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New Leaders

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NEWS
August 15, 1990 | By MICHAEL A. NUTTER
It's a frequent lament in the black community. There are no new, young African-American leaders. But who is responsible for this seeming void in new leadership? I believe that it is the old leaders. There is a responsibility in being a "leader" - to give something back to the community, to bring someone else along, to help people lift themselves up. Unfortunately, in many situations, the black community continues to suffer from the kind of leadership that is self-obsessed: It will not and cannot share power and fails to serve as mentors to ensure that well-groomed individuals take their place.
NEWS
November 15, 1998 | Inquirer photographs by Gerald S. Williams
The Philadelphia Branch of the NAACP reelected president J. Whyatt Mondesire and 1st vice president the Rev. Carl Fitchett to two-year terms yesterday.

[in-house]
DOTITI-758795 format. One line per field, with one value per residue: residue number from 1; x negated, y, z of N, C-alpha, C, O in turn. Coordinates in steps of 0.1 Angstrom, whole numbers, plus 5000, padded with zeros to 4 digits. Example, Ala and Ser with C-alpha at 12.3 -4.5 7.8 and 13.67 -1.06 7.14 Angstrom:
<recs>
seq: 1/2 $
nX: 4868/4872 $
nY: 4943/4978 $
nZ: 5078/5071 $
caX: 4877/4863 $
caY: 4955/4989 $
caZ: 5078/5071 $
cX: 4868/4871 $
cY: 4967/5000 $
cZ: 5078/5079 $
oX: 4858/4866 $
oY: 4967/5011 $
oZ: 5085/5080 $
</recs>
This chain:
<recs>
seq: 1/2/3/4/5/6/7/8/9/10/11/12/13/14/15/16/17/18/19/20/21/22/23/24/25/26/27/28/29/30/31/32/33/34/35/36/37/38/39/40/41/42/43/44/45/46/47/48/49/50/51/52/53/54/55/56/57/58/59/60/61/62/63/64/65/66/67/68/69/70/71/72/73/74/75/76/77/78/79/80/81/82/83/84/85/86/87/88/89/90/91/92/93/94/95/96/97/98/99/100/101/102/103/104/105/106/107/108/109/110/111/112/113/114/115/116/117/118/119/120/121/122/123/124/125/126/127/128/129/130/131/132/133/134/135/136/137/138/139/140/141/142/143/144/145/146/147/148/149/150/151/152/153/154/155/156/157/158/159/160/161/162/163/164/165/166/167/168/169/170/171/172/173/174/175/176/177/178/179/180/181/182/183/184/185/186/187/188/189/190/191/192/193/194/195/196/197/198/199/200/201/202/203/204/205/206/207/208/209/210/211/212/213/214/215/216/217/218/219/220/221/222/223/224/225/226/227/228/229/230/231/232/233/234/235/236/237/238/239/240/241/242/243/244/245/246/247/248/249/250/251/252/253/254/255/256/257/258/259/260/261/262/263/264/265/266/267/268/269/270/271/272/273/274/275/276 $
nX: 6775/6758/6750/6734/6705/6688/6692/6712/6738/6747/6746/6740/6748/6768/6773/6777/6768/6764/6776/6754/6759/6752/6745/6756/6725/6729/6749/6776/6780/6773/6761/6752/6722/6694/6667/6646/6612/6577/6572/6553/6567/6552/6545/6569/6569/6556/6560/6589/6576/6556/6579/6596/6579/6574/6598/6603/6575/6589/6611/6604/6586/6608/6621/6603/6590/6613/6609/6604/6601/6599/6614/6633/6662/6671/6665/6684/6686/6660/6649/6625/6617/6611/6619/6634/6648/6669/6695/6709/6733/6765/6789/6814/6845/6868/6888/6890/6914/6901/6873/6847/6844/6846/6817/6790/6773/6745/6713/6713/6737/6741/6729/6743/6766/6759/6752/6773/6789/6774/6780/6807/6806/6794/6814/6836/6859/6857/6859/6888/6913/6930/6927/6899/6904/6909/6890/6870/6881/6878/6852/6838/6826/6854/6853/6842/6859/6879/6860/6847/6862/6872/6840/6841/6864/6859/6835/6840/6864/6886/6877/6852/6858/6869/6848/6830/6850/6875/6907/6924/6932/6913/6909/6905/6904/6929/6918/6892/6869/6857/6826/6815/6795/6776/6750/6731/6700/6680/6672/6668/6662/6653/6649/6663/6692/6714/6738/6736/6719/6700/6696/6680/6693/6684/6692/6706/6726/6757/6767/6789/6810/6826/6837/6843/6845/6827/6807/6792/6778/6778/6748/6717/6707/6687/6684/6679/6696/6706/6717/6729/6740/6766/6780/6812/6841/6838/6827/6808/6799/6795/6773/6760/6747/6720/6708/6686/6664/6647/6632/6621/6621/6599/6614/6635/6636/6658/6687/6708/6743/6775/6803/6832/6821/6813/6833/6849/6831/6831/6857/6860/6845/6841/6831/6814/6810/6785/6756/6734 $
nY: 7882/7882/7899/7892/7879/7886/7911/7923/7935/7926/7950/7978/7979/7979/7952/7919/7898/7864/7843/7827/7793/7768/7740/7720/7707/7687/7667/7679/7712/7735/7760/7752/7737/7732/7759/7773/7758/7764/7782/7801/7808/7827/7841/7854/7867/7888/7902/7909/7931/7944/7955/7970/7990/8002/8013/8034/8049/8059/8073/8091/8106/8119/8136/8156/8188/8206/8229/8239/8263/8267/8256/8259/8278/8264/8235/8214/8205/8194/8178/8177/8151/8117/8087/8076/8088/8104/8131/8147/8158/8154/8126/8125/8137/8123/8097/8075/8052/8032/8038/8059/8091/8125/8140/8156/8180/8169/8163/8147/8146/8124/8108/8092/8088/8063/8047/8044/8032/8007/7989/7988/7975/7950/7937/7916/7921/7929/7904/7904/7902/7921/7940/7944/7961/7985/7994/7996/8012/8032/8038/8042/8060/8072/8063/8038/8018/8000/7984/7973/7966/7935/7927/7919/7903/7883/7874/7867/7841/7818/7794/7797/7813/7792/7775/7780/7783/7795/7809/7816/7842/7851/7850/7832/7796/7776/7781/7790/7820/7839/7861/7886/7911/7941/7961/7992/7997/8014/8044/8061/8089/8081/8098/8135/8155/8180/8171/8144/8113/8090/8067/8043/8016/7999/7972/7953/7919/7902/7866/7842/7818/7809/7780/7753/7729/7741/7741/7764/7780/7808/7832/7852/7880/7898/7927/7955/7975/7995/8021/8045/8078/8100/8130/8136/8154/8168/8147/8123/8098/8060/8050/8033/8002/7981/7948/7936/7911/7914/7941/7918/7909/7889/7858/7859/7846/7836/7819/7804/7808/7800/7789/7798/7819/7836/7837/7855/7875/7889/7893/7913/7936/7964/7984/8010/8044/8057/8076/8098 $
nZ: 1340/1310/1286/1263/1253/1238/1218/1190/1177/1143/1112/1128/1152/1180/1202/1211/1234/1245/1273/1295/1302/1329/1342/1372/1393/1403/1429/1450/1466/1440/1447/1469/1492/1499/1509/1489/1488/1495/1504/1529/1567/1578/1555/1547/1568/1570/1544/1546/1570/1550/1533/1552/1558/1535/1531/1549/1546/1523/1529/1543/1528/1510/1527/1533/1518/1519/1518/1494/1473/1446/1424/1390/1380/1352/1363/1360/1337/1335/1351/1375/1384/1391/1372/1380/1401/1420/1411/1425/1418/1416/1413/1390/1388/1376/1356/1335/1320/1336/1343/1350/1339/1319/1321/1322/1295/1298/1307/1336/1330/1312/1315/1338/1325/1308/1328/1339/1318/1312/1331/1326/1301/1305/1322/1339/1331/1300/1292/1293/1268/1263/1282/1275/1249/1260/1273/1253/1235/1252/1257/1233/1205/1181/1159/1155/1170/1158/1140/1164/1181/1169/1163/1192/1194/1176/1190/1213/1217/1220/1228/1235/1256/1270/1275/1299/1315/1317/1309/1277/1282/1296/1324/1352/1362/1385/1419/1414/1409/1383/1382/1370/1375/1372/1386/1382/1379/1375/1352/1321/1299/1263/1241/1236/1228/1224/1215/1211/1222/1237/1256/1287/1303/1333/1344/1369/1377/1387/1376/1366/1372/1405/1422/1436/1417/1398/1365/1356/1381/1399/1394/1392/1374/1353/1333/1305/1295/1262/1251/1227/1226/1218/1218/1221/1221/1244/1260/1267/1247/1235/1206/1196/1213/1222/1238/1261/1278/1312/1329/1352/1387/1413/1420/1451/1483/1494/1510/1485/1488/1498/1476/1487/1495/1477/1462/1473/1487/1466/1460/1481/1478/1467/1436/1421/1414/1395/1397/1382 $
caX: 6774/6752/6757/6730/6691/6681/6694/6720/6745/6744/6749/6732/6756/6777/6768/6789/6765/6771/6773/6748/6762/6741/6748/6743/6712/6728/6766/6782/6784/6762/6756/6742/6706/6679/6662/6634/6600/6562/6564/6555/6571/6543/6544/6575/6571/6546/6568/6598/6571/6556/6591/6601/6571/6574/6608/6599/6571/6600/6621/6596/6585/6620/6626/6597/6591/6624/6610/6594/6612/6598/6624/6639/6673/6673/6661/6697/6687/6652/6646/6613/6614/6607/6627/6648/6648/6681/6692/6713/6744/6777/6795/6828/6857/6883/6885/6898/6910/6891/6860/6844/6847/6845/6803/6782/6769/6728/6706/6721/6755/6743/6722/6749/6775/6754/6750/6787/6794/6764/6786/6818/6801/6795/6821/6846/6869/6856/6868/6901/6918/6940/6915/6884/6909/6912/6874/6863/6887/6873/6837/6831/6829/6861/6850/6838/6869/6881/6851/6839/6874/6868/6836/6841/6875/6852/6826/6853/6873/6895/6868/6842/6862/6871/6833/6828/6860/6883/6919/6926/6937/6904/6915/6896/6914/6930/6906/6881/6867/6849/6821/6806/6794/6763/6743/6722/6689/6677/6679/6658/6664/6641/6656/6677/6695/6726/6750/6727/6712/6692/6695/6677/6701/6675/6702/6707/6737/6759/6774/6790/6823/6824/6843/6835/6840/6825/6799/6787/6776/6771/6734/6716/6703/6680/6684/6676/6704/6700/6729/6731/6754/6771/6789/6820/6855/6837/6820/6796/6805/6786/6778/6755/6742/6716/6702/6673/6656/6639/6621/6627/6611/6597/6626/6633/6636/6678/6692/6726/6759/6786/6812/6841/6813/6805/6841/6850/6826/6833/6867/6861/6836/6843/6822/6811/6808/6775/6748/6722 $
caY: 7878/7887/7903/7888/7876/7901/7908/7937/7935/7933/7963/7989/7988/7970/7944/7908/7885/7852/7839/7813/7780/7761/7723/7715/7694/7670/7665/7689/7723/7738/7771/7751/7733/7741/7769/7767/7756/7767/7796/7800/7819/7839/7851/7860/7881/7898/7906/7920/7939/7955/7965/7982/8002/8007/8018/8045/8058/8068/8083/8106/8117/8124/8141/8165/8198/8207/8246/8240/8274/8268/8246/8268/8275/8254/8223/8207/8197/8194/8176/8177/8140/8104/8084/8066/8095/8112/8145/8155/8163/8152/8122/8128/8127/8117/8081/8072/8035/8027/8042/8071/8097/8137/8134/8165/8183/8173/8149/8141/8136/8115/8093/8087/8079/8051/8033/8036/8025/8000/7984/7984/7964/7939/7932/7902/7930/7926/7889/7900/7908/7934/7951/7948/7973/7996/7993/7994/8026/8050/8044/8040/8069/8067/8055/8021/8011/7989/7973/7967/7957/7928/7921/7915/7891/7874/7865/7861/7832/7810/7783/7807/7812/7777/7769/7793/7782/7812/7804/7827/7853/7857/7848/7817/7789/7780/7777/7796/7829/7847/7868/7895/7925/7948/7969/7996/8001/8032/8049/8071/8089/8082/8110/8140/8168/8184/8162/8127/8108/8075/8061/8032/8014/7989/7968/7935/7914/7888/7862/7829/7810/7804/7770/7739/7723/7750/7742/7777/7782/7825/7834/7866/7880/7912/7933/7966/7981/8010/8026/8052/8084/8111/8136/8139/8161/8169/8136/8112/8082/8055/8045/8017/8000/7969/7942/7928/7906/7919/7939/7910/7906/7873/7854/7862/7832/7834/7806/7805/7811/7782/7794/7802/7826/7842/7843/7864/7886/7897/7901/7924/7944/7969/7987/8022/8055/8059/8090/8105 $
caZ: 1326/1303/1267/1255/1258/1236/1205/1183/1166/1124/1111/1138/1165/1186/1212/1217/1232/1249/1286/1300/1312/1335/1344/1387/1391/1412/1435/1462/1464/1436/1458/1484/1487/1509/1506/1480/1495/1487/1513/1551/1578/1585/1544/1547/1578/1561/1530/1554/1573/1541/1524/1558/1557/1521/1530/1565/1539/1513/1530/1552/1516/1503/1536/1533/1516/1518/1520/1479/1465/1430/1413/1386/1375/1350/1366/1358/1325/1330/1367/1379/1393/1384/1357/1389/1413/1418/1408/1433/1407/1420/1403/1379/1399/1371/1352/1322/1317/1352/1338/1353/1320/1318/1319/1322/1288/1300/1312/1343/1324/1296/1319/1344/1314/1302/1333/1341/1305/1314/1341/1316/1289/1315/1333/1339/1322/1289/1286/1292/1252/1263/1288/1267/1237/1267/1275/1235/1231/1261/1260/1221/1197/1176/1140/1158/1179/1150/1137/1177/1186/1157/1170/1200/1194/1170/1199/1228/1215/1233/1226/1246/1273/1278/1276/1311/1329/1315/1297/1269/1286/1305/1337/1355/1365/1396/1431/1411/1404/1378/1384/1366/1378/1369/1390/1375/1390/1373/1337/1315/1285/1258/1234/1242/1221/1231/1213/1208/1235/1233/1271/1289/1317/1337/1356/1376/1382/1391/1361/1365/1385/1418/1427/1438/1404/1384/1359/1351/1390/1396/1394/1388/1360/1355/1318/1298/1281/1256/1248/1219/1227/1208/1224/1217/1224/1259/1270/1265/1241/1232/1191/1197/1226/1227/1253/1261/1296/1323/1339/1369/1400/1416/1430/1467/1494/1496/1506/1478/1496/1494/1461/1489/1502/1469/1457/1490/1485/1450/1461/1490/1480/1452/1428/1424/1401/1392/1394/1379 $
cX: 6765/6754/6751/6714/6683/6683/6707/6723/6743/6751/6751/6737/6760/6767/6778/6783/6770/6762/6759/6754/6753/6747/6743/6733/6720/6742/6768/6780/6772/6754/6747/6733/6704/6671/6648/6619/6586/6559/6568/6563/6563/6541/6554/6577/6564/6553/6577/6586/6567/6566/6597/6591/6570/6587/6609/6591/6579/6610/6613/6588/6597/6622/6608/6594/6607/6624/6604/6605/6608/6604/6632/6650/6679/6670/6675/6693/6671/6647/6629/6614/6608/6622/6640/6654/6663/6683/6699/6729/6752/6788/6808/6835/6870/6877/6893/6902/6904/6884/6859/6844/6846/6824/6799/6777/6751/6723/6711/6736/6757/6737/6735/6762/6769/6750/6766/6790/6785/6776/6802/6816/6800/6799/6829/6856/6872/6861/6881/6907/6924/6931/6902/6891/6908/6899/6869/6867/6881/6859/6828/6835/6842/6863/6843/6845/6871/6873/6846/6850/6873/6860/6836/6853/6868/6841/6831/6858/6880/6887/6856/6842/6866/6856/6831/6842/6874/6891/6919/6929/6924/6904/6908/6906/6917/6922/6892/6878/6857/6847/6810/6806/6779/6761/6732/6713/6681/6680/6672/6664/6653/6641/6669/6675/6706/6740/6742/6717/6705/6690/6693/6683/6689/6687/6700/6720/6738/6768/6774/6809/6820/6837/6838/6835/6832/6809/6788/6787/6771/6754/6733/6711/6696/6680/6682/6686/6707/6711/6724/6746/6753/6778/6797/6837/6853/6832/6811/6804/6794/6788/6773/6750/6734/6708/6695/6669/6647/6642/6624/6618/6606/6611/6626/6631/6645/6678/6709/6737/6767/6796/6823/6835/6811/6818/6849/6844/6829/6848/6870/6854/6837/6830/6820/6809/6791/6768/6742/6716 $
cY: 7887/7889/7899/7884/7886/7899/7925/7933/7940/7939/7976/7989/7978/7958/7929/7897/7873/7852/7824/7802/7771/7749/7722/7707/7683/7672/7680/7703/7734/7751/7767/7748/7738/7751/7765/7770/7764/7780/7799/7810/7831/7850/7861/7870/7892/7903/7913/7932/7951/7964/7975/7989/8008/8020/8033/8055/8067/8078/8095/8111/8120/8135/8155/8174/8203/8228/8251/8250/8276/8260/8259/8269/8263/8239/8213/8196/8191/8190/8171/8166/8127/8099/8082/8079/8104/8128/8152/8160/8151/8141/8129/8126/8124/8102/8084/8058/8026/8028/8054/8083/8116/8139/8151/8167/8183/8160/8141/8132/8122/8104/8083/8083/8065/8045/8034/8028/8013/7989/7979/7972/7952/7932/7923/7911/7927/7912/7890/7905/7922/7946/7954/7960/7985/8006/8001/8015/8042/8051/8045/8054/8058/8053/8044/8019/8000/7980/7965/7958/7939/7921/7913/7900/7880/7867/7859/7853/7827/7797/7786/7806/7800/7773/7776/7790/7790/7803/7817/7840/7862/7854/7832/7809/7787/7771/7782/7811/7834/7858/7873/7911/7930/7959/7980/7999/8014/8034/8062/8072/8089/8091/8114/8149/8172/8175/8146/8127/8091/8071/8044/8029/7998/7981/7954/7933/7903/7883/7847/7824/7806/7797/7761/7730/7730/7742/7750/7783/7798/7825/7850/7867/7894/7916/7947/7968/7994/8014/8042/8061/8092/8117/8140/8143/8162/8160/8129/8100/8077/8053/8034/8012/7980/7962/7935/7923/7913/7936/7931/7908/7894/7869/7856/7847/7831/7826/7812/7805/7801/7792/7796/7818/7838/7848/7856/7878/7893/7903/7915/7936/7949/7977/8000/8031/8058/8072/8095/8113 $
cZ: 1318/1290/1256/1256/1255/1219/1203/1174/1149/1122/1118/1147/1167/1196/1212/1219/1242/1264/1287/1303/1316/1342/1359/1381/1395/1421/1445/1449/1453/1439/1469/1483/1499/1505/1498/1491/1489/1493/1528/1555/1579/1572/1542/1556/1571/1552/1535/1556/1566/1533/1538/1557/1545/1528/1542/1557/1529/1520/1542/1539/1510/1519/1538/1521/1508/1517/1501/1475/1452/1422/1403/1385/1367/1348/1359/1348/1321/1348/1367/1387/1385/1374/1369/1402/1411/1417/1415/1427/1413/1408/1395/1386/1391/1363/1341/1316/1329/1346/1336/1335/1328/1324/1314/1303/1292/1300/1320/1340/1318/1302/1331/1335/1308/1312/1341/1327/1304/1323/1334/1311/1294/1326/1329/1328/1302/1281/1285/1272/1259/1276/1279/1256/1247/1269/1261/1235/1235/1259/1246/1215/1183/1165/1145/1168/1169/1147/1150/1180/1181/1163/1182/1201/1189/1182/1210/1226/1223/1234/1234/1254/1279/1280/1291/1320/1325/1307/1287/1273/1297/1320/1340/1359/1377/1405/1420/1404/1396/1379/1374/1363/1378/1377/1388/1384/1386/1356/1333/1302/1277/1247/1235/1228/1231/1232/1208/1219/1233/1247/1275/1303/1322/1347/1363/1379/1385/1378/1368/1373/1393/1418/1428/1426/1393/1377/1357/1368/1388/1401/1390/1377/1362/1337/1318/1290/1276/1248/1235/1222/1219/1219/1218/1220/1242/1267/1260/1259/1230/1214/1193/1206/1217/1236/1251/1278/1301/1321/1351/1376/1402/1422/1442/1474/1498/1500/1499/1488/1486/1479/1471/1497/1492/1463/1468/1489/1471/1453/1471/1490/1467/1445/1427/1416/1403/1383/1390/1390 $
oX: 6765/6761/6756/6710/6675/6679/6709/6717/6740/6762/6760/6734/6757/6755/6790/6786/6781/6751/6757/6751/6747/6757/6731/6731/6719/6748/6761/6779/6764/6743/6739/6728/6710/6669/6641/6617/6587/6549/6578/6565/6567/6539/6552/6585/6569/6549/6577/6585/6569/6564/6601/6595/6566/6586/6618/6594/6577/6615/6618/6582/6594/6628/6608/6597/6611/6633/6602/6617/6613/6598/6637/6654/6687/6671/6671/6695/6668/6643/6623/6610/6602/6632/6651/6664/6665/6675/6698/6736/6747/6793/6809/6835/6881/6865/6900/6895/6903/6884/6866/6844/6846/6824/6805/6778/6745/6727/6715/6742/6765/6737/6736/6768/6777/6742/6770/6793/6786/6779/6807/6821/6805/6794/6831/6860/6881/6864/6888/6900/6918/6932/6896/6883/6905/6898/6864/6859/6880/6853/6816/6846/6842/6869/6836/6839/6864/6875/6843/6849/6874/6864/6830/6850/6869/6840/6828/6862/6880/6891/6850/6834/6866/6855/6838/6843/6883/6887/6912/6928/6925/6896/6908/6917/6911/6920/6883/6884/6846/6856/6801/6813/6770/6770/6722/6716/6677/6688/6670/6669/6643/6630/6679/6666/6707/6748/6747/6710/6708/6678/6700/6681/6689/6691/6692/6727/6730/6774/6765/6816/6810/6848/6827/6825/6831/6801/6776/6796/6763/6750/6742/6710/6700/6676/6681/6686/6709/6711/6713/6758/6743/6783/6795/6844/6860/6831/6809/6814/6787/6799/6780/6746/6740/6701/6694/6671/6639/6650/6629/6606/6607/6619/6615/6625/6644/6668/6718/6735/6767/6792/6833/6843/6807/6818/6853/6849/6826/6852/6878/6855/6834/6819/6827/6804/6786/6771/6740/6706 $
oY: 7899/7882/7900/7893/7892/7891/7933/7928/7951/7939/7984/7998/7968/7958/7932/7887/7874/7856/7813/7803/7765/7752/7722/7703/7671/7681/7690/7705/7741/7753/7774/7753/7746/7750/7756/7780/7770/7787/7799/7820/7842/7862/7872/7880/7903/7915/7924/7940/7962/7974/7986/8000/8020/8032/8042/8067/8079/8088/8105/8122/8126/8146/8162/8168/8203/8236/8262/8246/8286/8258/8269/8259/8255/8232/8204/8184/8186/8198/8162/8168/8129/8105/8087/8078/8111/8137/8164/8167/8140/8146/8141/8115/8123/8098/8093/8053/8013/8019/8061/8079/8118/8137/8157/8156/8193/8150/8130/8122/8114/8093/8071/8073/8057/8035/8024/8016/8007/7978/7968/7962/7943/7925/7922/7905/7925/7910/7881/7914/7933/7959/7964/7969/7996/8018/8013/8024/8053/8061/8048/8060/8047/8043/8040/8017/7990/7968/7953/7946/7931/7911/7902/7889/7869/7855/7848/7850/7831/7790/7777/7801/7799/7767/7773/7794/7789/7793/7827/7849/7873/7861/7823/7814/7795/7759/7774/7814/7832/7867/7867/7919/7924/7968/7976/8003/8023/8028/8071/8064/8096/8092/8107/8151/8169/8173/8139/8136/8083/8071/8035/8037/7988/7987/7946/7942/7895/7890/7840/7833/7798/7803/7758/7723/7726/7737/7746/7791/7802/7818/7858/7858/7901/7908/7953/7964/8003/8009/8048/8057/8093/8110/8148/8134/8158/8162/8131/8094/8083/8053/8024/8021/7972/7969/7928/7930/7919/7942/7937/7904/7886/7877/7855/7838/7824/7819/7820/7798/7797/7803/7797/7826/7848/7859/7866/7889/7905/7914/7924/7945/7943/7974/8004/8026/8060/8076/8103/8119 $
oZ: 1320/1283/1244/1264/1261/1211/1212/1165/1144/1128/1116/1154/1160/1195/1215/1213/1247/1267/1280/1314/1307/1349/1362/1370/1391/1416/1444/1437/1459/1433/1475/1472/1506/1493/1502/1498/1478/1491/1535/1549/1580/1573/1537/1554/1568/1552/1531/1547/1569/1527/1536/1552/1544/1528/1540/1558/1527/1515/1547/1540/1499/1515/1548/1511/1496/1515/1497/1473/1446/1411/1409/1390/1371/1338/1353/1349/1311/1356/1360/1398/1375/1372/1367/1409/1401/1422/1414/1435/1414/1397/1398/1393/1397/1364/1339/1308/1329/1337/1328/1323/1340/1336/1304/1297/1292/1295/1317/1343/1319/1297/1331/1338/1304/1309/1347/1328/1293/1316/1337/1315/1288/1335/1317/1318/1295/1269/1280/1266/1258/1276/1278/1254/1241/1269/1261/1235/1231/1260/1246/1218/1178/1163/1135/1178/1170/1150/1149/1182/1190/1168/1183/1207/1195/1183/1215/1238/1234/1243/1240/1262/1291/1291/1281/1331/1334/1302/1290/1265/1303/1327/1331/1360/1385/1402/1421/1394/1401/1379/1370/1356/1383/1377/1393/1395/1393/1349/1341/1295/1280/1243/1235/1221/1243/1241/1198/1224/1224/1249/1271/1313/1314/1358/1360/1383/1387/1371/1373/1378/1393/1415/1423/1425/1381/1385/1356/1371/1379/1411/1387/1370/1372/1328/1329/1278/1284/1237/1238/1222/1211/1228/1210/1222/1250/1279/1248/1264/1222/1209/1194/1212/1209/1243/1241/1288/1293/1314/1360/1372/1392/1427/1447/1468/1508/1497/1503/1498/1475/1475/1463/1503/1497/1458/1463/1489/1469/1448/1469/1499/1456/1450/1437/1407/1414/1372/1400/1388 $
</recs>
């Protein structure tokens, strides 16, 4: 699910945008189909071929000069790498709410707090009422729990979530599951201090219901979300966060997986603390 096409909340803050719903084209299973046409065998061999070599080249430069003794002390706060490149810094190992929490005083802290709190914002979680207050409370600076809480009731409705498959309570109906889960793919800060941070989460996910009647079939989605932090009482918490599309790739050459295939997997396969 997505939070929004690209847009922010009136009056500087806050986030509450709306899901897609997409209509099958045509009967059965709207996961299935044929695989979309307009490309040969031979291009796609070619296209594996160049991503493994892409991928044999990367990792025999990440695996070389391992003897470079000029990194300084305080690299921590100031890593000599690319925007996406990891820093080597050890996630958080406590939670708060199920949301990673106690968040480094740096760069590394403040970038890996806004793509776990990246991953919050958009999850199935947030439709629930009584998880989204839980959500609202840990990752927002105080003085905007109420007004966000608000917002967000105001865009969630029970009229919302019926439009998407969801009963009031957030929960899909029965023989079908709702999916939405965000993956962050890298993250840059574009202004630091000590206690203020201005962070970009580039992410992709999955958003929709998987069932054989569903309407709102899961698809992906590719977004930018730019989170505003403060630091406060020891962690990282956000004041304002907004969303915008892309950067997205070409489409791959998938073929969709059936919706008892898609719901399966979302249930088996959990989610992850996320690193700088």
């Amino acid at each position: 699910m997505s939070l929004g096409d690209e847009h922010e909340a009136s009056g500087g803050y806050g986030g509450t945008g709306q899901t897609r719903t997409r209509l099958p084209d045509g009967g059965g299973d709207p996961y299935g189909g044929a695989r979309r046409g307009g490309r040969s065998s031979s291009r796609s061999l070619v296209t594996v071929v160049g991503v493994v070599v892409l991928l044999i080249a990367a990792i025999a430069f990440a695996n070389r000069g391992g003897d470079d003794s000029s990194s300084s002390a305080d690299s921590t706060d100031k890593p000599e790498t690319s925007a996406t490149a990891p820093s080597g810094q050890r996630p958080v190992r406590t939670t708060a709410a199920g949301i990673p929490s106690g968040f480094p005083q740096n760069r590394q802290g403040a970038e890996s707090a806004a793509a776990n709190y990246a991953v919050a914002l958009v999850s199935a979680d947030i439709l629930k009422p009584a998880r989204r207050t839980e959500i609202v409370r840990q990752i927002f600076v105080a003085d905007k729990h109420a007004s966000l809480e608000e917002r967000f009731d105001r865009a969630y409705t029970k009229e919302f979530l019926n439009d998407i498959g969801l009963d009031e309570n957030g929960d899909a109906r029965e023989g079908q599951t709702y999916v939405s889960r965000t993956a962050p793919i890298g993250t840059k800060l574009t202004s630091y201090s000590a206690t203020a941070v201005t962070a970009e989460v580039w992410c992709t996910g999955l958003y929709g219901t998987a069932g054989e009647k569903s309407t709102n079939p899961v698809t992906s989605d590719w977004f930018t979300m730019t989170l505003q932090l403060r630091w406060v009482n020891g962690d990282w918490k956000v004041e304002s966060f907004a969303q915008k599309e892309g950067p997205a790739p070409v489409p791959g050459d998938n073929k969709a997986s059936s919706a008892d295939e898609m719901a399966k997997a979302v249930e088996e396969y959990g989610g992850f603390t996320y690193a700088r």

NEWS
September 29, 2011
WE DON'T care whether New Jersey Gov. Chris Christie runs for president. But we are inspired by the Republicans' willingness to keep recruiting candidates when the ones they have don't satisfy them. Here are recruiting offers we'd make: For schools chief: Phillies General Manager Ruben Amaro Jr. runs the best organization in town. Come on, Ruben! Hit a home run for education! For City Council: Replace them with the gang from "It's Always Sunny in Philadelphia. " Similar effectiveness, much more hilarity.
NEWS
November 19, 1996
"Moribund" is one way to describe the once-vigorous Philadelphia chapter of the NAACP. Now a new slate of younger leaders elected Saturday has the opportunity and obligation to responsibly rebuild the chapter, and help rekindle the nation's passion for progress on civil rights. During the 1960s, the Philadelphia chapter, with 60,000 members, was the strongest in the nation. But an internal fight led to a five-part split, which diminished the NAACP's influence and membership. Even after it was reunified in 1990, it was unable to attract young, vigorous members.
NEWS
June 2, 2004 | By Hannah Allam INQUIRER FOREIGN STAFF
The new Iraqi leadership named yesterday is charged with moving the war-ravaged nation toward security, democracy and independence. Whether it can do that may rest largely on how well it can show that it is not merely a creature of the U.S.-led coalition. That is not likely to be easy, since the new leaders, like the Iraqi Governing Council before them, weren't elected, are backed by the Americans, and are mostly unfamiliar to Iraqis. Unlike the council, however, there are more technocrats, broader ethnic and sectarian diversity, and far fewer former exiles.
NEWS
June 21, 1991 | by Leigh Jackson, Daily News Staff Writer